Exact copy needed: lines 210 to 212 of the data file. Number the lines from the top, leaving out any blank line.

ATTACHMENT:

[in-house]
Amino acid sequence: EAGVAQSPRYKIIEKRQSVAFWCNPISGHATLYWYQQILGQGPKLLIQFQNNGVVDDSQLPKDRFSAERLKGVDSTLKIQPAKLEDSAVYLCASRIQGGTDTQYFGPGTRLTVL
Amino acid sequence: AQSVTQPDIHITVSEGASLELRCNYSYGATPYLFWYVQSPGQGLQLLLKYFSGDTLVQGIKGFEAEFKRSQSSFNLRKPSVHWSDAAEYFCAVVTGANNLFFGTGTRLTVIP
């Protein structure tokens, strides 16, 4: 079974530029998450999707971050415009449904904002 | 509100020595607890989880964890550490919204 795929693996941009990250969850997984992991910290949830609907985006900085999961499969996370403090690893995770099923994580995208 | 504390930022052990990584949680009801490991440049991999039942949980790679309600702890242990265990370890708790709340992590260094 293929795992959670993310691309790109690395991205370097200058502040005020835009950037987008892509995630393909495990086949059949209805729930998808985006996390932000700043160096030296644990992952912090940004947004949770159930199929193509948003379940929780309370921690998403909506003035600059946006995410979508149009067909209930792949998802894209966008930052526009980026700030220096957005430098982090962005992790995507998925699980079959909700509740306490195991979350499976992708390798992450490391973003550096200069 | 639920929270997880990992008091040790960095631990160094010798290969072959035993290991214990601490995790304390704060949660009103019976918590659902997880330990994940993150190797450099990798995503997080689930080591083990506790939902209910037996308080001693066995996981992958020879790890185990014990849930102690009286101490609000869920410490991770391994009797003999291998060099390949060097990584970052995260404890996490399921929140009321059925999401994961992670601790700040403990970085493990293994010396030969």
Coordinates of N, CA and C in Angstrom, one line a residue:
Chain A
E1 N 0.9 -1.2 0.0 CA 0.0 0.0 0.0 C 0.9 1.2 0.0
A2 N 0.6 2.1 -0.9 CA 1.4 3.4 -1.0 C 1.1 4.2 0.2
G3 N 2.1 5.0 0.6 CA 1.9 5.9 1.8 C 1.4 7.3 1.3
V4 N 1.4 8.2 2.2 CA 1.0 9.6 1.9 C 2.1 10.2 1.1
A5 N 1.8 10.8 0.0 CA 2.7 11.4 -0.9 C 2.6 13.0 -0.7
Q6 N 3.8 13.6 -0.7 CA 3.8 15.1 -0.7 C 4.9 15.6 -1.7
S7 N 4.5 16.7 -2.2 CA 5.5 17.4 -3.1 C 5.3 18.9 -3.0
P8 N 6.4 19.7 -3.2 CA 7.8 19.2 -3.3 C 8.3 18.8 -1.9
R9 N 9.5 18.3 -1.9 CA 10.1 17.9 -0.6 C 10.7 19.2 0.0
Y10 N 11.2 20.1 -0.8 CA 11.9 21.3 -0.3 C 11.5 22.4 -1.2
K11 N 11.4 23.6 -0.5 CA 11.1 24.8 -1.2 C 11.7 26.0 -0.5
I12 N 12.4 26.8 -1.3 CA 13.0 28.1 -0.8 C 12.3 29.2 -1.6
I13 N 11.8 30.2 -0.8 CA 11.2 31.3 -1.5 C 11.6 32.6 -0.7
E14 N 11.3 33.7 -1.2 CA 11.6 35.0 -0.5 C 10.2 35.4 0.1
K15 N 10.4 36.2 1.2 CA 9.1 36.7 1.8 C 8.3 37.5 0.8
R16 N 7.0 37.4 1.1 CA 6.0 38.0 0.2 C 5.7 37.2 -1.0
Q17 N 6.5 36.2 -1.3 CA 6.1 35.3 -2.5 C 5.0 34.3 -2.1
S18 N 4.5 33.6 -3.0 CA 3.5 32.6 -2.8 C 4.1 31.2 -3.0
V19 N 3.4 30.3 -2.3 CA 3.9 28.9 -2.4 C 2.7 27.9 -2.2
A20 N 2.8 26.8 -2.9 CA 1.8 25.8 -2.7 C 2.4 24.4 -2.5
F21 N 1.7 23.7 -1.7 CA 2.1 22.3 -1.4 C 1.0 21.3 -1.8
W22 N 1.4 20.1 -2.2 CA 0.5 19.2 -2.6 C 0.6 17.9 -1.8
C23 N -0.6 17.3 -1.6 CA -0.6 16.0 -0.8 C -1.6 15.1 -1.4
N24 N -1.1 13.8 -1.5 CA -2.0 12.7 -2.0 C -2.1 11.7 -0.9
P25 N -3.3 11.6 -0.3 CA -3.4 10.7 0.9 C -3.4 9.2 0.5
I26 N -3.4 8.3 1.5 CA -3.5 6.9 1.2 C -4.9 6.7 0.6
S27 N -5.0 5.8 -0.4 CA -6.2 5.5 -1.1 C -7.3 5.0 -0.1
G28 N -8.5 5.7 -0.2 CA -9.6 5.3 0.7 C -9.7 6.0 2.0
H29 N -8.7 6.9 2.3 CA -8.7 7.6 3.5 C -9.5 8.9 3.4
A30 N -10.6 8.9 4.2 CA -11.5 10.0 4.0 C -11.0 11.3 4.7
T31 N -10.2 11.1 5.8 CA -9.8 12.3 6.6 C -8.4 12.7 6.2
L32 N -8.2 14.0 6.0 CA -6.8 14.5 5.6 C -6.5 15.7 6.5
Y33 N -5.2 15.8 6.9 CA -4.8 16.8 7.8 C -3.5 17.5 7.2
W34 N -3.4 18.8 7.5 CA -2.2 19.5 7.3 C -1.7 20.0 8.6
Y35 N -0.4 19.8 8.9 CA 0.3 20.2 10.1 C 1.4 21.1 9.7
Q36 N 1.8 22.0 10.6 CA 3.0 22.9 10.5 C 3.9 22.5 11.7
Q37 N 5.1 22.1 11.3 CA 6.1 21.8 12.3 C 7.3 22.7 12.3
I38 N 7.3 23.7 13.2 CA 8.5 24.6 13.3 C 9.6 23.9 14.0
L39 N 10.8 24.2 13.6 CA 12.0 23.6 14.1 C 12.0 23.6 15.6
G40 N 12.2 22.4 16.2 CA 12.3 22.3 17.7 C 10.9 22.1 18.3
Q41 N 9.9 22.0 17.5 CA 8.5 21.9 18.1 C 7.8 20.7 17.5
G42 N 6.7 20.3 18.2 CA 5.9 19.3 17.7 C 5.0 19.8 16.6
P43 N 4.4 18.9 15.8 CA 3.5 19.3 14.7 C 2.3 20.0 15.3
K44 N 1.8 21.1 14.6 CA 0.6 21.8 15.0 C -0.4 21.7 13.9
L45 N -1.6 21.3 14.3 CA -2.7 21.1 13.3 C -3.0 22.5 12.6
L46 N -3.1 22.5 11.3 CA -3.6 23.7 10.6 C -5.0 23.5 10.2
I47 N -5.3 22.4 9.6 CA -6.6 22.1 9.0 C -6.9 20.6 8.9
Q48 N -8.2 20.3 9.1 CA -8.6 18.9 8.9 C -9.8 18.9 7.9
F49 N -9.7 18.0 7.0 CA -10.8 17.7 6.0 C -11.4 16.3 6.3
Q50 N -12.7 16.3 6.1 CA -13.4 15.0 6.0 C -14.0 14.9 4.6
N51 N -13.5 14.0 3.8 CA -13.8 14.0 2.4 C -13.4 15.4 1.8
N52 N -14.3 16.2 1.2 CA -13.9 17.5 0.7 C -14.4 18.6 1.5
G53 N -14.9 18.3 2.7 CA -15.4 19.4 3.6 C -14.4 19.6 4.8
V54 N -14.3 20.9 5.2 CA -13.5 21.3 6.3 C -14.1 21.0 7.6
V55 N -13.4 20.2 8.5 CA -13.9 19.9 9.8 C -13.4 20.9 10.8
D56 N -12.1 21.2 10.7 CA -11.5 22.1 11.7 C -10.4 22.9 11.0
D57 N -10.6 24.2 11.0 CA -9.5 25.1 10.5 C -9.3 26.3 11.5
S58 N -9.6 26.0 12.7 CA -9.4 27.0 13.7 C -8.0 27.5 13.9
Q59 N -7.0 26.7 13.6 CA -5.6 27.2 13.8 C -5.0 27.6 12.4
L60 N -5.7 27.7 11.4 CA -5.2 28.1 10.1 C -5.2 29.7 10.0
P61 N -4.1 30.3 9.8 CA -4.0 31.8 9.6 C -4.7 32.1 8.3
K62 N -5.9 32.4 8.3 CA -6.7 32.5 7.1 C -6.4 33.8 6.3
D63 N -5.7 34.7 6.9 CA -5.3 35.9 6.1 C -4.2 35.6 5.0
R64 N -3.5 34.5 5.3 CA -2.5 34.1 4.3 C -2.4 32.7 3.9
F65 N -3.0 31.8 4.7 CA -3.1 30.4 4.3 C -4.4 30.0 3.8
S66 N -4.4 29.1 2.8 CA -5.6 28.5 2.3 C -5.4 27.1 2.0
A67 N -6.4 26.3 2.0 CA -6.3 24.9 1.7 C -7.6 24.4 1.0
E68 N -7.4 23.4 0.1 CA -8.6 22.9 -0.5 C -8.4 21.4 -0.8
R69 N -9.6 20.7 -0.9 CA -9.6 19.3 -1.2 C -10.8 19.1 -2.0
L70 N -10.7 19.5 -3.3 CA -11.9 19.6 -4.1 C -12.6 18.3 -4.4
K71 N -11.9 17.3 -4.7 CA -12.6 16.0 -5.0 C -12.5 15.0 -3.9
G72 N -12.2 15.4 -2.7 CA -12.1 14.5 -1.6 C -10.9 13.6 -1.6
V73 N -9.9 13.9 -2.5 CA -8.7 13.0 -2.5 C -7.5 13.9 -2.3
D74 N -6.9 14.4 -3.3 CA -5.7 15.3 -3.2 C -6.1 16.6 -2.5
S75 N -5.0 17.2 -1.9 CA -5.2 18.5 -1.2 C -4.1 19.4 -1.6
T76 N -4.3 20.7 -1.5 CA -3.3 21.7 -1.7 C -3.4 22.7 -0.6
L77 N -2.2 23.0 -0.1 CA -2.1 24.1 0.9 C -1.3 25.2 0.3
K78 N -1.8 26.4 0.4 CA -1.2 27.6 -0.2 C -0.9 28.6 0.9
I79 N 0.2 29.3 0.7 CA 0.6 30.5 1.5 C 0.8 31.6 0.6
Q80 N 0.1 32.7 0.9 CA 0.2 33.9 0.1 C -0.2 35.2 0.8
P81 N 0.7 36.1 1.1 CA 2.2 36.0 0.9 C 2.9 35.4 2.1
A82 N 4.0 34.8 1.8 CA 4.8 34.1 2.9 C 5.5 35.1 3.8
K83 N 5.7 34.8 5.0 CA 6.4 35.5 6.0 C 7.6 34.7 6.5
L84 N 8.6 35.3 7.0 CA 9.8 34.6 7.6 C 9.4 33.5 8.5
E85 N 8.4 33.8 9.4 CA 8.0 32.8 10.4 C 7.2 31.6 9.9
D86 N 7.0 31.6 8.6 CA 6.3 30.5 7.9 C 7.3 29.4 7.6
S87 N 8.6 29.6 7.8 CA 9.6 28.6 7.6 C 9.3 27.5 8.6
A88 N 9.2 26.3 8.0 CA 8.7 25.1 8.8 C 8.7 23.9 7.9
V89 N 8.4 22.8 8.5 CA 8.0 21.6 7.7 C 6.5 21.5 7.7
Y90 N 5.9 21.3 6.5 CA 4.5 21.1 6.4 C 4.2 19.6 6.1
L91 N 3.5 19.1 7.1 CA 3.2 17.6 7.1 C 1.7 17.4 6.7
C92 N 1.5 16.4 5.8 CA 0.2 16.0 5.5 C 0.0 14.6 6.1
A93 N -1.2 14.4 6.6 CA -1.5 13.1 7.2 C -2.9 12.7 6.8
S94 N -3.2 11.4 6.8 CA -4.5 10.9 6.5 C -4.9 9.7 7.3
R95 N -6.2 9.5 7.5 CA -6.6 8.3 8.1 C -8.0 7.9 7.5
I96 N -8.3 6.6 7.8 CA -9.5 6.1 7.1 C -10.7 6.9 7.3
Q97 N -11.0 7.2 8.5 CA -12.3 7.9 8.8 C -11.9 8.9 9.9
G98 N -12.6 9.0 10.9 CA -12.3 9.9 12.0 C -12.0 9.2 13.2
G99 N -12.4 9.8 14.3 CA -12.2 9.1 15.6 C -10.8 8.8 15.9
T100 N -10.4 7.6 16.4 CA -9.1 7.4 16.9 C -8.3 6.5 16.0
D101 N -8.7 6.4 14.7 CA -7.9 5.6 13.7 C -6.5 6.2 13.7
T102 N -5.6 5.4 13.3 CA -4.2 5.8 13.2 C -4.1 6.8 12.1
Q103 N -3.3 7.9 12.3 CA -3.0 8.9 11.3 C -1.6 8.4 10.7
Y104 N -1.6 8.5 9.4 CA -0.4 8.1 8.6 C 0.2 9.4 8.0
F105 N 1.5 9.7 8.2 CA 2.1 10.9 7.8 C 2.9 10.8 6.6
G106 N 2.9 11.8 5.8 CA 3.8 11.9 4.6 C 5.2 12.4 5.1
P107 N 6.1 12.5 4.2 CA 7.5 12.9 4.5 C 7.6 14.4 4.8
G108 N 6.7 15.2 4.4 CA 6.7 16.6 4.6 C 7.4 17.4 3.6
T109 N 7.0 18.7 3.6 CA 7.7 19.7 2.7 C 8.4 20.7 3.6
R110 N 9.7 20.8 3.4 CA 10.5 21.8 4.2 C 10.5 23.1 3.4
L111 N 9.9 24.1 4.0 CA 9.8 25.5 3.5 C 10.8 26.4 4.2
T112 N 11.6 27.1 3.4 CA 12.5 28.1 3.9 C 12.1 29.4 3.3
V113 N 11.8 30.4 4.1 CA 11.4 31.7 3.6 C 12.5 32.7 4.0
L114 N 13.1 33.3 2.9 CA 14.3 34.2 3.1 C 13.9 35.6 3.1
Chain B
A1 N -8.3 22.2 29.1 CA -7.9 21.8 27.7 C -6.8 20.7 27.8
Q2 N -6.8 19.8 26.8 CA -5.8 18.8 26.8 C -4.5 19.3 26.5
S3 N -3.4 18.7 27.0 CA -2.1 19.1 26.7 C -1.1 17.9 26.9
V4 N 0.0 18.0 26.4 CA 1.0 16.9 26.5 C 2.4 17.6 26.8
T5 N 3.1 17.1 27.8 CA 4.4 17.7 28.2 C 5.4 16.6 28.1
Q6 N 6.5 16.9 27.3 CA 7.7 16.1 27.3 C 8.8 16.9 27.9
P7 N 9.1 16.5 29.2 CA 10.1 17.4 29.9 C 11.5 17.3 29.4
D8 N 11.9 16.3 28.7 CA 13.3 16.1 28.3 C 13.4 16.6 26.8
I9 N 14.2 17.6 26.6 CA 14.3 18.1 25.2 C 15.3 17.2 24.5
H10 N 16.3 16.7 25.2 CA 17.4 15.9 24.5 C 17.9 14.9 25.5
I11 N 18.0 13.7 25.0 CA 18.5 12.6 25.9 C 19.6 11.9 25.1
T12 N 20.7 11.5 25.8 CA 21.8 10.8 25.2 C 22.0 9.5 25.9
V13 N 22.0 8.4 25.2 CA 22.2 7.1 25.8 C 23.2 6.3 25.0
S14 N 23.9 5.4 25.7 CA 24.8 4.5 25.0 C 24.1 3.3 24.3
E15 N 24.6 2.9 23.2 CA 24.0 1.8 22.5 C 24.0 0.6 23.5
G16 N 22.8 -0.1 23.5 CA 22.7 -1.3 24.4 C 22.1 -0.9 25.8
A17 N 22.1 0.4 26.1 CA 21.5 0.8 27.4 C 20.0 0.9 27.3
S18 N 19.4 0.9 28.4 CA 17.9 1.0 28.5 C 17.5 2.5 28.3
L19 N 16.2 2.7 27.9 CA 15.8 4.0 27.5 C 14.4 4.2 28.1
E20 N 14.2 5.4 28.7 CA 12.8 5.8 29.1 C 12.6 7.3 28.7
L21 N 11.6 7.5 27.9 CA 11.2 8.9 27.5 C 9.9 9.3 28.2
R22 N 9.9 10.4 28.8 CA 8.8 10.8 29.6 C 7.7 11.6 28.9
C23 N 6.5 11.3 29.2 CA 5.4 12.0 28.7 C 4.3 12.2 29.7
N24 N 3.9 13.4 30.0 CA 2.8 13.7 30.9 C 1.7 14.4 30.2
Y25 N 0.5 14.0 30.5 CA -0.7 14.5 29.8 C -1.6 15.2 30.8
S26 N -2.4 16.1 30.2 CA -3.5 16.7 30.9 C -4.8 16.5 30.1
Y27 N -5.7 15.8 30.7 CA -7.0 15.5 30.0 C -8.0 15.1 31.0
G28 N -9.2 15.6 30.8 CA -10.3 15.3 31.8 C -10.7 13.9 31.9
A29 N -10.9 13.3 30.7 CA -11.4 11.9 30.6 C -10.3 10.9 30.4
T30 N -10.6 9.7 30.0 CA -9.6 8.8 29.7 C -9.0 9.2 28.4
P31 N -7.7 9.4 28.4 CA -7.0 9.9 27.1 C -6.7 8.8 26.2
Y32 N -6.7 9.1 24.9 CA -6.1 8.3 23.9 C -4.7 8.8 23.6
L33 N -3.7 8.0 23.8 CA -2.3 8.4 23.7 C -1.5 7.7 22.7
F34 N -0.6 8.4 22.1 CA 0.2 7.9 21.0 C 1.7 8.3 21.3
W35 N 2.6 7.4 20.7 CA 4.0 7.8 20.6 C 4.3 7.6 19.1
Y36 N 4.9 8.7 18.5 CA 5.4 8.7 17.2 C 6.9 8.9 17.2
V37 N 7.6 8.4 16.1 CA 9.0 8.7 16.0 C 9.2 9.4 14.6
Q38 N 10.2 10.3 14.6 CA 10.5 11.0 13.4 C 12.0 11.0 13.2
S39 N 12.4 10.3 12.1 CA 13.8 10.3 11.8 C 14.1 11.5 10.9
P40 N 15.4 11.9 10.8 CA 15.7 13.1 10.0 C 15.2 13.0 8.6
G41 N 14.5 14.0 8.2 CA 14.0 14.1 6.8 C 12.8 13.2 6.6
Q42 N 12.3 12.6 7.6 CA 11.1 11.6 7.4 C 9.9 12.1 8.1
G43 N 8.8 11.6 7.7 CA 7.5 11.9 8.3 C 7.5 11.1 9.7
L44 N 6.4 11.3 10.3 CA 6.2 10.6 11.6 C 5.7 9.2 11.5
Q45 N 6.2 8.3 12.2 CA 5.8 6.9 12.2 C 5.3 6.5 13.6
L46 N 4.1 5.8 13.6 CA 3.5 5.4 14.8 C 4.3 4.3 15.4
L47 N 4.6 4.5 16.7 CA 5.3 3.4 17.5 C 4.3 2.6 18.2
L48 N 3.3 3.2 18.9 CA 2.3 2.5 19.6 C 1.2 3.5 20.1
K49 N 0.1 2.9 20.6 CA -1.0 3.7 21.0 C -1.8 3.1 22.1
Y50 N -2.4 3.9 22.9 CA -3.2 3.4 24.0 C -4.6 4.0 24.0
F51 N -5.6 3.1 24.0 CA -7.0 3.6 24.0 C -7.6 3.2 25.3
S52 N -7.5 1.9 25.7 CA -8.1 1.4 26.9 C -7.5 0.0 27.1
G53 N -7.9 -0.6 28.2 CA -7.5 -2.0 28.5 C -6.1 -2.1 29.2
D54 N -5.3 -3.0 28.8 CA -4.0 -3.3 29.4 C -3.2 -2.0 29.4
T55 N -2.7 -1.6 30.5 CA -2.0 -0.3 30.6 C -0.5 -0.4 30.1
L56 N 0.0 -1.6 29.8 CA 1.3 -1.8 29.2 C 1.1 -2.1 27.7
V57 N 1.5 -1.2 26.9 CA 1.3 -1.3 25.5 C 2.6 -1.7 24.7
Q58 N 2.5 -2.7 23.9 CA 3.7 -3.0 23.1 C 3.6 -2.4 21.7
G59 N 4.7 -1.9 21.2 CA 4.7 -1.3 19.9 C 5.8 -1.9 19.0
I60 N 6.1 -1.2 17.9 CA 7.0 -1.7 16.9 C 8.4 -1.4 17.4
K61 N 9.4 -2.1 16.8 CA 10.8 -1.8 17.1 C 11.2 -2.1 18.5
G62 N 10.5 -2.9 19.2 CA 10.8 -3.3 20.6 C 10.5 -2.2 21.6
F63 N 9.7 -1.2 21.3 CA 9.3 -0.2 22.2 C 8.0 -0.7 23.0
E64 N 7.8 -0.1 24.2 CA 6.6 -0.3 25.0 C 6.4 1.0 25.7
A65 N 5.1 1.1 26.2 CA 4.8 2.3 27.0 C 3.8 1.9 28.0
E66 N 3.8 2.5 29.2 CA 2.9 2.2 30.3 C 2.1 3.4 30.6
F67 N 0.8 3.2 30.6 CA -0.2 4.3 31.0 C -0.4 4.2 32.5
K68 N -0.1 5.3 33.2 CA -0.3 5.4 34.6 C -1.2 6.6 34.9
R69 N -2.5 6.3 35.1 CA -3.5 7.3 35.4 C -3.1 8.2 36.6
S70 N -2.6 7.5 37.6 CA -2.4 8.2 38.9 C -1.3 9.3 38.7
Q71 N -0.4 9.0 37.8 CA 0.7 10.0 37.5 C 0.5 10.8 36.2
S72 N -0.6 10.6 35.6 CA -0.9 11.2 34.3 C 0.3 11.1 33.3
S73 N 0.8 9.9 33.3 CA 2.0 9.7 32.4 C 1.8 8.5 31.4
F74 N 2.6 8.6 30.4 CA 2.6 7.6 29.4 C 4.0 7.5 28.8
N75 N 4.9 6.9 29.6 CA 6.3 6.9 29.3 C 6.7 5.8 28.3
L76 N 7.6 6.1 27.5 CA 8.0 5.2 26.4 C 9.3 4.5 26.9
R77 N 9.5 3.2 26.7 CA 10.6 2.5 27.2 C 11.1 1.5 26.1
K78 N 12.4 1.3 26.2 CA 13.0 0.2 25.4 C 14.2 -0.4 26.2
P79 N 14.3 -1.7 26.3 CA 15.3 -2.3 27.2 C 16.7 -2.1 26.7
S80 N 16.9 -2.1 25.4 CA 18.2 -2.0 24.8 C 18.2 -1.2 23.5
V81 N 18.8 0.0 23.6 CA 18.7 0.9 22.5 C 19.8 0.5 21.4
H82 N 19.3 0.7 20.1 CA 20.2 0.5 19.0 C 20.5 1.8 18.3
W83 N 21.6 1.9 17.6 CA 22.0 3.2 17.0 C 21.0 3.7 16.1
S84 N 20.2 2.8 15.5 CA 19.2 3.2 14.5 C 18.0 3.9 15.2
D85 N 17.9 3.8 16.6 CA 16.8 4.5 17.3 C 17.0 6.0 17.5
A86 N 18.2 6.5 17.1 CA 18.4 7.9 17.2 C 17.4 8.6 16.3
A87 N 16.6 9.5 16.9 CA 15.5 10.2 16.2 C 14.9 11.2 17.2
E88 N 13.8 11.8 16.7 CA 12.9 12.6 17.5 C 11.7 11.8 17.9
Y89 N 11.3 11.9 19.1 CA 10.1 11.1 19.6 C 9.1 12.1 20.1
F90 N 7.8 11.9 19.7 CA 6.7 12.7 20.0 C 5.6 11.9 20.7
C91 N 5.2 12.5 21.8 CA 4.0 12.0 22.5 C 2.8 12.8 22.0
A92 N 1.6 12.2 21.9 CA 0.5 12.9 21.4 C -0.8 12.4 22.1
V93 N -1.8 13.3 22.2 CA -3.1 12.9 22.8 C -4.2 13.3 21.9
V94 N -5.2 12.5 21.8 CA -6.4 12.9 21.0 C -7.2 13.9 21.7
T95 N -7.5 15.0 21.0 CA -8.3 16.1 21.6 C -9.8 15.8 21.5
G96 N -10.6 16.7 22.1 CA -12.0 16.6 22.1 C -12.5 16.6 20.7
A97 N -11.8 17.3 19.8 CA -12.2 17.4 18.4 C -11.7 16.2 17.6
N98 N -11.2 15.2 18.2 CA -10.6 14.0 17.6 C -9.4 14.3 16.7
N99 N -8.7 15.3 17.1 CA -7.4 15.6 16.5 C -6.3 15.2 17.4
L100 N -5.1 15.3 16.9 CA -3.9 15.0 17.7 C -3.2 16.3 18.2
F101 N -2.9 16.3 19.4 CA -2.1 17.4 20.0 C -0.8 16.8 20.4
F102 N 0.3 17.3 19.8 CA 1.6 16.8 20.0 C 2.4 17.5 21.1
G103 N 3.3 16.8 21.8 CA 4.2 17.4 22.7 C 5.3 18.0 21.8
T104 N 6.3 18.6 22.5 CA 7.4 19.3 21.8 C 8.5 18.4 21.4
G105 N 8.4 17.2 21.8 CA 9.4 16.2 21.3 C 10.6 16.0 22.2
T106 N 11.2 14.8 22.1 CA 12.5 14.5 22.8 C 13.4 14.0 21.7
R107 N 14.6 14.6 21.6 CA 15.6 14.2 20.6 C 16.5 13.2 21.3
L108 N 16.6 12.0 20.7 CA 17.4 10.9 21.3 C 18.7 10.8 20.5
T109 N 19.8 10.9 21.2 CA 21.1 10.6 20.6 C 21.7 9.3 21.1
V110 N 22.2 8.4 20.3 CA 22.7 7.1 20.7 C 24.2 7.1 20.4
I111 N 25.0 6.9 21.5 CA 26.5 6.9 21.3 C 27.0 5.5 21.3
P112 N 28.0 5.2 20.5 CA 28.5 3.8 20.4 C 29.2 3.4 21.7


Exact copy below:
Y89 N 11.3 11.9 19.1 CA 10.1 11.1 19.6 C 9.1 12.1 20.1
F90 N 7.8 11.9 19.7 CA 6.7 12.7 20.0 C 5.6 11.9 20.7
C91 N 5.2 12.5 21.8 CA 4.0 12.0 22.5 C 2.8 12.8 22.0